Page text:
New figures show slowdown in Sweden's rising unemployment
The pace of layoff announcements has leveled off, signaling a clear break with the country’s recent trend of rapidly increasing joblessness, according to the National Public Employment Agency.
Published: 11 Sep 2009 14:53 CET
The pace of layoff announcements has leveled off, signaling a clear break with the country’s recent trend of rapidly increasing joblessness, according to the National Public Employment Agency (Arbetsförmedlingen).
At the end of August, 261,000 people – or 5.4 percent of the workforce – were registered as unemployed with the agency.
While the figure represents an increase of 113,000 people, 2.4 percent of the workforce, since August 2008, other figures show that there were only 1,000 more layoff announcements in August 2009 than during the same month a year ago.
And the August total of 5,000 redundancy notices is a significant drop from the monthly tallies of nearly 20,000 announcements which were common during some months last autumn.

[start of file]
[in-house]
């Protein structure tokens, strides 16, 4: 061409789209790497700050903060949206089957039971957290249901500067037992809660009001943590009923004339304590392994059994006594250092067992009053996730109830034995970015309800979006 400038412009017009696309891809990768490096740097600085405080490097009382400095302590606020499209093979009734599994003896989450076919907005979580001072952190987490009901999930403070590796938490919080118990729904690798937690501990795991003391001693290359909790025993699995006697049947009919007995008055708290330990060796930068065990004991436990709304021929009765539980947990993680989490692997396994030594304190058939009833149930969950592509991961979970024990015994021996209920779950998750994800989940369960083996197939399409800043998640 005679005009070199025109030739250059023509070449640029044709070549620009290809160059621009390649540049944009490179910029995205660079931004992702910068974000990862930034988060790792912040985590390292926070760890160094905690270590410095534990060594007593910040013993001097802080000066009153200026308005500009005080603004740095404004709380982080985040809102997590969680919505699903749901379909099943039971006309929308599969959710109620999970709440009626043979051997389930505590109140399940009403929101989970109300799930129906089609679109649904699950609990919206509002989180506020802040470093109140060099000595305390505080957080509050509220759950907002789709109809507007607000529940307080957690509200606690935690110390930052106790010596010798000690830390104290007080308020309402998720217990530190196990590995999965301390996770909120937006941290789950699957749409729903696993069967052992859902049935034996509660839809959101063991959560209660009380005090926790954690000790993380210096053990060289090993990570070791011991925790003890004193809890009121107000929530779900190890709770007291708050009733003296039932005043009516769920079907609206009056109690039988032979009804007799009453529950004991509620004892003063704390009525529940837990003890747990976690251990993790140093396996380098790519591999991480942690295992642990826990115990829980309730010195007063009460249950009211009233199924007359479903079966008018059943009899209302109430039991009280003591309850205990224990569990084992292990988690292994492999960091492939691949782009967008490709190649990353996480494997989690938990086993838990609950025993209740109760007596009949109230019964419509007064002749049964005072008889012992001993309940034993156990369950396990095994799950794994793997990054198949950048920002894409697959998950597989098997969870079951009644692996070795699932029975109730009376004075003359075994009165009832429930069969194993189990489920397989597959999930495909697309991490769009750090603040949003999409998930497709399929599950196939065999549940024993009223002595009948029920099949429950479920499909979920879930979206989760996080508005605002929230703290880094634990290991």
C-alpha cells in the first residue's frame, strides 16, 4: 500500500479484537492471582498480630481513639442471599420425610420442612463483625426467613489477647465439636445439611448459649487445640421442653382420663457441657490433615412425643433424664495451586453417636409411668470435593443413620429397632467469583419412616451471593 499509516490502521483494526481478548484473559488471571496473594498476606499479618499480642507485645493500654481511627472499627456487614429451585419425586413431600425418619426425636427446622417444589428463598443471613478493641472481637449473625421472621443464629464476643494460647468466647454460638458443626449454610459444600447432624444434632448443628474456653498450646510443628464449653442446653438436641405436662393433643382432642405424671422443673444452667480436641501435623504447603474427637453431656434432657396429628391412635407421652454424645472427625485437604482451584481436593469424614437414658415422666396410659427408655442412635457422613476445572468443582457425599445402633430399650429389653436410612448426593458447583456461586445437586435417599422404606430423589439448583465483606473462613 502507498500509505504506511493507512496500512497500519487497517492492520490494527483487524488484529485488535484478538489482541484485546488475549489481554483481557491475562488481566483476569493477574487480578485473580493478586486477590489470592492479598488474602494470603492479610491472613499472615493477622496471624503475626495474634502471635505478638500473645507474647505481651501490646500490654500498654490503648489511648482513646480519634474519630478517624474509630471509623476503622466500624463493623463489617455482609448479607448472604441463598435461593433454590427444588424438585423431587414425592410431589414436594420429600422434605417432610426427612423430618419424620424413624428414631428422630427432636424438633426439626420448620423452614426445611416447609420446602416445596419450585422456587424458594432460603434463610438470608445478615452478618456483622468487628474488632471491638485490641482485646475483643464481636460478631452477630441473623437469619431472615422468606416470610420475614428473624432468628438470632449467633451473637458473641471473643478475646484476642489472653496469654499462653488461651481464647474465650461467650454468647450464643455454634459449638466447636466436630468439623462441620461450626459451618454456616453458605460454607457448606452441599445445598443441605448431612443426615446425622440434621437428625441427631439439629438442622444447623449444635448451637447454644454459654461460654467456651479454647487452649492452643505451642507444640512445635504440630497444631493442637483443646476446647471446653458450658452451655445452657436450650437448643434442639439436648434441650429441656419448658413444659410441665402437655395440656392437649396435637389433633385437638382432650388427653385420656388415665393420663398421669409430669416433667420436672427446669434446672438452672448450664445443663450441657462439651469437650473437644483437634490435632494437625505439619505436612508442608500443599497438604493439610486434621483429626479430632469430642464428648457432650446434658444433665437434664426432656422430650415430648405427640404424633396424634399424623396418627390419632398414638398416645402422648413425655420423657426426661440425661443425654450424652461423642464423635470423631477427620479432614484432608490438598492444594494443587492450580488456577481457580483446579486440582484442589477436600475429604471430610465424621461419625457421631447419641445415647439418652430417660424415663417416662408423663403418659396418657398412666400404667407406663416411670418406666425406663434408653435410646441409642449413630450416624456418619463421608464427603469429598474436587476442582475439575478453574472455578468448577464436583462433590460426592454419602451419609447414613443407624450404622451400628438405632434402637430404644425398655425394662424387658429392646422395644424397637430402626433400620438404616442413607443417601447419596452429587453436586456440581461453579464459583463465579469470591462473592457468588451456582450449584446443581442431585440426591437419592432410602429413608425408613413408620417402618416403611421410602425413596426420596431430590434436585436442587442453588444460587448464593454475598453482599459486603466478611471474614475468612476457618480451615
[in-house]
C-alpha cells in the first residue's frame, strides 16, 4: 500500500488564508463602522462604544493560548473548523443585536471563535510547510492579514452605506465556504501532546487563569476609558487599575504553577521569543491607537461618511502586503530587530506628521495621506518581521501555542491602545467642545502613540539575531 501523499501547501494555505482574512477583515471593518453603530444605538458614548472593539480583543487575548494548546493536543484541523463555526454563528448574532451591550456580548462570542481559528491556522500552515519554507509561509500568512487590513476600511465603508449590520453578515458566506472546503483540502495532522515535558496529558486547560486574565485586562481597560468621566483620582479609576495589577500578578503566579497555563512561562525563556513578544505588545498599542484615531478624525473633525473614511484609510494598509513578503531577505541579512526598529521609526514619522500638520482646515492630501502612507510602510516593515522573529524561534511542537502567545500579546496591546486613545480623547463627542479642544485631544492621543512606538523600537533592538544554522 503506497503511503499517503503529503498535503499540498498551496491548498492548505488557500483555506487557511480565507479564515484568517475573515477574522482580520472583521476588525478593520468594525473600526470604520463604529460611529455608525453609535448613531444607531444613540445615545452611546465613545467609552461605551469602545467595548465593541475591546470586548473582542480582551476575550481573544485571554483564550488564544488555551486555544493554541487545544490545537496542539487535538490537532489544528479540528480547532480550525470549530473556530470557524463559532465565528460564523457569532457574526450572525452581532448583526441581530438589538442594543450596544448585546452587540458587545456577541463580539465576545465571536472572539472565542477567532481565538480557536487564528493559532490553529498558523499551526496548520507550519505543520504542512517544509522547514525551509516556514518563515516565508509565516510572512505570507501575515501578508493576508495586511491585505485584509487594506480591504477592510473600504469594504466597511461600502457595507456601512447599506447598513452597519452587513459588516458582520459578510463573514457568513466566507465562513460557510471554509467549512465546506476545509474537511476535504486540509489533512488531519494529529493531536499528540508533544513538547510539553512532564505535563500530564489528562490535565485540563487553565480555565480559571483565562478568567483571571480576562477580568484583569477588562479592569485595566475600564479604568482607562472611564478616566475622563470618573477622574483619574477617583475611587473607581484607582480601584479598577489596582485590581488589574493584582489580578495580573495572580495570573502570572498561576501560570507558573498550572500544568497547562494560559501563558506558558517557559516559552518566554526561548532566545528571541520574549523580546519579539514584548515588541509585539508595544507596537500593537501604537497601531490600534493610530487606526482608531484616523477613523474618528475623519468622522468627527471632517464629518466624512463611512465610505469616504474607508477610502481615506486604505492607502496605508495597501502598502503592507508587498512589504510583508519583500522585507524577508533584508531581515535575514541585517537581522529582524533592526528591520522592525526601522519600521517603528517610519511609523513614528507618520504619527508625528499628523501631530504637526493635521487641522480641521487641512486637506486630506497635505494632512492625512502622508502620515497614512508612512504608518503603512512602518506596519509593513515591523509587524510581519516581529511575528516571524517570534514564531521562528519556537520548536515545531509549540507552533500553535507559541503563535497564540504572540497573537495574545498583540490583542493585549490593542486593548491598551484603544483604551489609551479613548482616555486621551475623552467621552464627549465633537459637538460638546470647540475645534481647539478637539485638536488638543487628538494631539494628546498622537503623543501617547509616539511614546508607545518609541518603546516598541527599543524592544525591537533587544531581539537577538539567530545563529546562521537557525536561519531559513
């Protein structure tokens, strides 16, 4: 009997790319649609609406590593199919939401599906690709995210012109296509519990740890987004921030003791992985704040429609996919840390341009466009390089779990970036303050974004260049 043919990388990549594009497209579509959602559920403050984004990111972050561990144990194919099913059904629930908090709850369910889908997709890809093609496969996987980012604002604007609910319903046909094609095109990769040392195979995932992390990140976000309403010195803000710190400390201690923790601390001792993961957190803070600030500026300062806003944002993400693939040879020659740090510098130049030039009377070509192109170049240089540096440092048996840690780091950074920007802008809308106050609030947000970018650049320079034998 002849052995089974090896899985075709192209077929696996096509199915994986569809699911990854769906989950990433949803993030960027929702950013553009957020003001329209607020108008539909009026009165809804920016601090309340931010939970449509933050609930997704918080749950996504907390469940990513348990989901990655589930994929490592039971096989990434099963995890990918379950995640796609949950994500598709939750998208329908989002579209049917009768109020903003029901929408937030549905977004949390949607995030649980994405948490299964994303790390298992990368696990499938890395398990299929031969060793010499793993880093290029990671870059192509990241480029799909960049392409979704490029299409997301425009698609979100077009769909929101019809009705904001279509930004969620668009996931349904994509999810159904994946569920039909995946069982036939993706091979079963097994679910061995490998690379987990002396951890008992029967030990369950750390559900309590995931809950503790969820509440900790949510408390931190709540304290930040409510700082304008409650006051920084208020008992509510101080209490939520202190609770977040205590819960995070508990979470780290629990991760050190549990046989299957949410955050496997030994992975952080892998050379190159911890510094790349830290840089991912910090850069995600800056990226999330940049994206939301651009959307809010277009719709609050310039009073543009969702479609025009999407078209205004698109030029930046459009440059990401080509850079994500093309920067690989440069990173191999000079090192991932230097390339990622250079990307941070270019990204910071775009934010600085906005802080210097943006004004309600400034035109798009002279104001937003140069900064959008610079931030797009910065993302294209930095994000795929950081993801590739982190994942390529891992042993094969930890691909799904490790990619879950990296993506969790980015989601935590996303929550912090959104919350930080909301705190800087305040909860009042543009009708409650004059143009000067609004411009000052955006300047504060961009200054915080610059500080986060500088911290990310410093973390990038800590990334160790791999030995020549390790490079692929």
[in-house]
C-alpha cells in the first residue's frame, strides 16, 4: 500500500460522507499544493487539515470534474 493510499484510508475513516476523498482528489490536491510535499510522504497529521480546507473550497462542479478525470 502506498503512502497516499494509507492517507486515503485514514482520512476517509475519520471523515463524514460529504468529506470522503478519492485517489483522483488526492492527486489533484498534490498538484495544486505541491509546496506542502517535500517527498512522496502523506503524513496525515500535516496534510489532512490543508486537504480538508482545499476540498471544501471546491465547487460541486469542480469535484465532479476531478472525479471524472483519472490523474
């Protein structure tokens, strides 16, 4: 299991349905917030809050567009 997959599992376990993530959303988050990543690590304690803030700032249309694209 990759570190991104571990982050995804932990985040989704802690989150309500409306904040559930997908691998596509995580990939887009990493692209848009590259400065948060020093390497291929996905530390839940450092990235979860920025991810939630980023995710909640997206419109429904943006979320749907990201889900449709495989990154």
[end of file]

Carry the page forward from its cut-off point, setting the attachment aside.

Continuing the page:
“We’re seeing a clear improvement now, even if the number of layoff announcements in August increased,” said the employment agency’s deputy head Lena Liljebäck, to the TT news agency.
“There are still layoffs in manufacturing, but at a much slower pace than previously.”
Unemployment increased across all age groups. Among workers ages 18 to 24-years old, there was a total of 59,000 registered as unemployed in August, an increase of 27,000 from a year ago.
“Increasing youth unemployment is a real disappointment,” said Liljebäck.
Sweden’s rising unemployment led to a surge in people returning to school to gain additional credentials and qualifications.
“There are twice as many this year compared to last year who are leaving the Arbetsförmedlingen in order to begin their studies. Getting more education always makes it easier to get a job,” said Liljebäck.
And while the recent tide of redundancies appears to be receding somewhat, concerns about the future remain.
“We’re going to see a number of very difficult years in the labour market,” said Liljebäck.